Yet, the core of our hometowns, with populations under 300 and 145 miles apart, remains unchanged. Community spirit and neighborliness and a certain connection to place remain particularly strong. Often, generations of families live within miles of each other. Churches center these towns, too, as do bars, both community gathering spots.
It’s not often now that either of us returns to our hometowns. The farms we grew up on are no longer in the family, a loss I feel deeply. I return only for funerals and the annual family reunion. Only occasionally do we divert to Buckman so we can visit the gravesites of Randy’s mom and brother, Brian.
We did just that this past fall after spending time at a family member’s guest lake cabin in the Brainerd Lakes area. Buckman lies some 40 miles to the south of Brainerd. We drove through Pierz, where Randy attended junior and senior high schools, on our way to his hometown.
Some seven miles later, we pulled off Minnesota State Highway 25, which slices through Buckman, and turned into St. Michael’s Cemetery. I always feel such a sense of sadness upon visiting my mother-in-law’s gravesite. She died way too young at age 59, just months before her grandson, our son, was born.
Tragedies, like those of the Dehler family, are written upon tombstones in this cemetery landmarked by a towering stone cross.
Across the street, Family Memorial Park—with a mini playground, picnic tables and gazebo—honors 36-year-old Suzette Dehler and her children, Gerald, 15, Christopher, 14, and Tammi, 8. They died in a car-train accident in July 1986.
On this autumn afternoon, we picnicked there, behind Sev’s Food & Liquor and across the street from the bus garage. A dog barked at the neighboring house, breaking the small town silence.
To the north, massive grain bins define this as an agricultural community.
And to the west, the steeple of St. Michael’s Catholic Church rises above Buckman. It’s a beautiful church, recently refurbished, and an integral part of this town. Randy worshiped here with classmates from St. Michael’s Parochial School and with his parents and siblings. He served as an altar boy, too. We mourned his mom here and a few years later he stood as best man when his dad remarried. I photographed the wedding.
On this day, I carried my camera inside again, this time to document the sanctuary. I feel like a foreigner inside Catholic churches, which are typically massive and ornate, so different from the simple Lutheran churches of my upbringing.
Check back as I take you inside St. Michael’s in a series of posts focusing solely on this church. The art inside will, I expect, impress you. And remind you that, even in the smallest of towns, treasures await our discovery.
Upcoming posts will also feature more photos from Buckman and several from neighboring Pierz.
PHOTOGRAPHING MINNESOTA COMMUNITIES remains a focal point of my photography. I love to document people, places and events with my camera.
My photos present visual stories. I suppose you could say I am both the writer and the editor. I choose what to photograph and how. I decide, in the moment, whether to show you a detailed up-close subject or whether to cover a broader area. Both are important in storytelling. I also decide the perspective from which I will photograph. Down low. Eye level. Or some other angle.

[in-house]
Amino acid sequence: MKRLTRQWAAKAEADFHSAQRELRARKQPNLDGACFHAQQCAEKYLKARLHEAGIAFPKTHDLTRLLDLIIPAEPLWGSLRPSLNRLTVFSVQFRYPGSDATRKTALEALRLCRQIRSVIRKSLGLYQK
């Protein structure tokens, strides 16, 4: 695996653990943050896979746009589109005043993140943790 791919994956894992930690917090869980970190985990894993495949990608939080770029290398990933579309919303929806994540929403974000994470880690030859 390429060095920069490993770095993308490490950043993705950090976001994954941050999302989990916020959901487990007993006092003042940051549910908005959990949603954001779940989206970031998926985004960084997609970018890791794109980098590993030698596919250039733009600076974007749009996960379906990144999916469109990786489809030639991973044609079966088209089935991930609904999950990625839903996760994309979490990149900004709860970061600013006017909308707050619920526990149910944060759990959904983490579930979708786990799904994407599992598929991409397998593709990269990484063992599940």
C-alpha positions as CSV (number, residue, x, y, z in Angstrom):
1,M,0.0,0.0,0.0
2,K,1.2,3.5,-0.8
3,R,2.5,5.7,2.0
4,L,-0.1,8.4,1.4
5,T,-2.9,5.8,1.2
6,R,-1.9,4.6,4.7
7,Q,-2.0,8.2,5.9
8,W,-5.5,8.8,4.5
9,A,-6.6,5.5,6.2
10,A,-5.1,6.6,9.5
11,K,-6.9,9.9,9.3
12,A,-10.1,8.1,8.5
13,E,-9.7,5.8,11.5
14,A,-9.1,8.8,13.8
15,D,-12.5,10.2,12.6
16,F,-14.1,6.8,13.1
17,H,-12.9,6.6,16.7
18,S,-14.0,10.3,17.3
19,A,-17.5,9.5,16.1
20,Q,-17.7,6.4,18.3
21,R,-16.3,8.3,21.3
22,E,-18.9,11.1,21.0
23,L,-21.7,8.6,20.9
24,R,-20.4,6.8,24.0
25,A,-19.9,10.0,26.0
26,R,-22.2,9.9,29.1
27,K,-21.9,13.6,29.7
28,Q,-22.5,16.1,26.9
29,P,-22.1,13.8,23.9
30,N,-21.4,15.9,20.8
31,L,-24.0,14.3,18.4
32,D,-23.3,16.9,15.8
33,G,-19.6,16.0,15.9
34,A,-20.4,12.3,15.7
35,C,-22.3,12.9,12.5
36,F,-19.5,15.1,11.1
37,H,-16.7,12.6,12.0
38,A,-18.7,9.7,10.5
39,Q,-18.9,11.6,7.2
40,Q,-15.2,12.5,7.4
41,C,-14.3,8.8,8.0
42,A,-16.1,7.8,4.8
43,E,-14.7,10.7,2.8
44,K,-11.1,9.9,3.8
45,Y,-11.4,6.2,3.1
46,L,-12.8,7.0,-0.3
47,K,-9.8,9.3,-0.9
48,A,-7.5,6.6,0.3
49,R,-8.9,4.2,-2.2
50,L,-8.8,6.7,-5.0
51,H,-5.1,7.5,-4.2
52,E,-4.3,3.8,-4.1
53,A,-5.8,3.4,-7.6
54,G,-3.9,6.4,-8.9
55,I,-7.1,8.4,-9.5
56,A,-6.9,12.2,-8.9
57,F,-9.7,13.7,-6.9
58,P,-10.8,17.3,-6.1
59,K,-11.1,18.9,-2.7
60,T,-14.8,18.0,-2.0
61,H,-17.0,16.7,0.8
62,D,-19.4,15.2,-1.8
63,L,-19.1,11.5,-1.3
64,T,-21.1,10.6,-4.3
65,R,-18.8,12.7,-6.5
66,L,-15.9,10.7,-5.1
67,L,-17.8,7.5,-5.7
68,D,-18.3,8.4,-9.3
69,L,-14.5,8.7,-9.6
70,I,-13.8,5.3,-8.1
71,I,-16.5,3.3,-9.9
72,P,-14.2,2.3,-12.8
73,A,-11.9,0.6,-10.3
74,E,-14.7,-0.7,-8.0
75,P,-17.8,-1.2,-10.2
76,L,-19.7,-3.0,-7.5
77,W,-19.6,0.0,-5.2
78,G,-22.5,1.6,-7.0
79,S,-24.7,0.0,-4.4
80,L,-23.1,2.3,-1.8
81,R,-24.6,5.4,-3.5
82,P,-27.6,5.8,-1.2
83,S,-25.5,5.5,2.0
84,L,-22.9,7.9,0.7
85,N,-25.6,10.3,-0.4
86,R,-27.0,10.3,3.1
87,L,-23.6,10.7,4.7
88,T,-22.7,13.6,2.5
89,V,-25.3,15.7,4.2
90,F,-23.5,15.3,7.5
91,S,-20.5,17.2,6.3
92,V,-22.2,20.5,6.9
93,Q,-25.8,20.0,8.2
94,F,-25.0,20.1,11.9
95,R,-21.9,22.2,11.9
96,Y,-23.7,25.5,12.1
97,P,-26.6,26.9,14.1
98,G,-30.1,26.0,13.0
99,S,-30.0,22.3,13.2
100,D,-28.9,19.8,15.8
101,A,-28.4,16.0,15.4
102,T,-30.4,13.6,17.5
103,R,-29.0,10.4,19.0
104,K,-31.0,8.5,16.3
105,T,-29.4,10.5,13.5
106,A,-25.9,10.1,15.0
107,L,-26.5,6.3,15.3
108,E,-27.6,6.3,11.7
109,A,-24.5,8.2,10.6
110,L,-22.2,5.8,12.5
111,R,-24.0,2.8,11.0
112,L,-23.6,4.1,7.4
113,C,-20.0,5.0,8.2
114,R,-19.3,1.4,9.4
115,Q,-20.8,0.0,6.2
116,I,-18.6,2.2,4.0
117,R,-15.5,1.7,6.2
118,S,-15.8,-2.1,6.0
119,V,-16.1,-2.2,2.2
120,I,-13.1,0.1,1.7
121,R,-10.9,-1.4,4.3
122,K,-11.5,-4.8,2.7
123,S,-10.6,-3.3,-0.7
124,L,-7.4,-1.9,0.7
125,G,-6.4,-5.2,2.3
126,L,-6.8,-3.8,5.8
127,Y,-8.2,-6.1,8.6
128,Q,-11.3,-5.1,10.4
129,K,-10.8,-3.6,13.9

During a recent visit to Northfield, one of my favorite Minnesota communities about a 20-minute drive away, I had exactly 10 minutes to photograph before our food order was ready for pick up on the other side of town. I asked Randy to act as time-keeper. When I’m photographing, I lose all track of time, so engaged am I in the creative process.
We parked near Bridge Square, the heart of downtown Northfield and a community gathering spot. On this late January afternoon with the temp not quite 20 degrees and with COVID-19 reducing the number of visitors to this typically busy downtown, I observed only a few people out and about. Often finding a place to park proves challenging. Not so on this Saturday.
We walked toward Bridge Square, adjacent to the Cannon River. Turning the corner off Division Street, the wind sliced cold across my face. I knew that exposing my fingers to snap the shutter button of my camera would be numbing. My mittens, which open to finger-less gloves, help. I’d highly recommend these if you work a camera in a cold weather environment like Minnesota.
For the next 10 minutes, while Randy walked ahead of me—I always lag when I’m photographing—I concentrated on the half-block square area around me. The signs. The buildings. A woman and her dog. The river.
In this short segment of time, I composed a short story, or at least the beginning of one. With these minimal images, I show you history, nature, voices. A glimpse in to the heart and soul of Northfield. This brings me joy, this ability to follow my passion, to share with you these visual stories through my photography.
Ah, what a message, one that, in these turbulent times, seems difficult to follow. Or even consider. Yet, focusing on the positives and joys in life feels more important than ever right now. Not that we should ignore the challenges—and there are many today—but rather balance them with also viewing the bright side of life.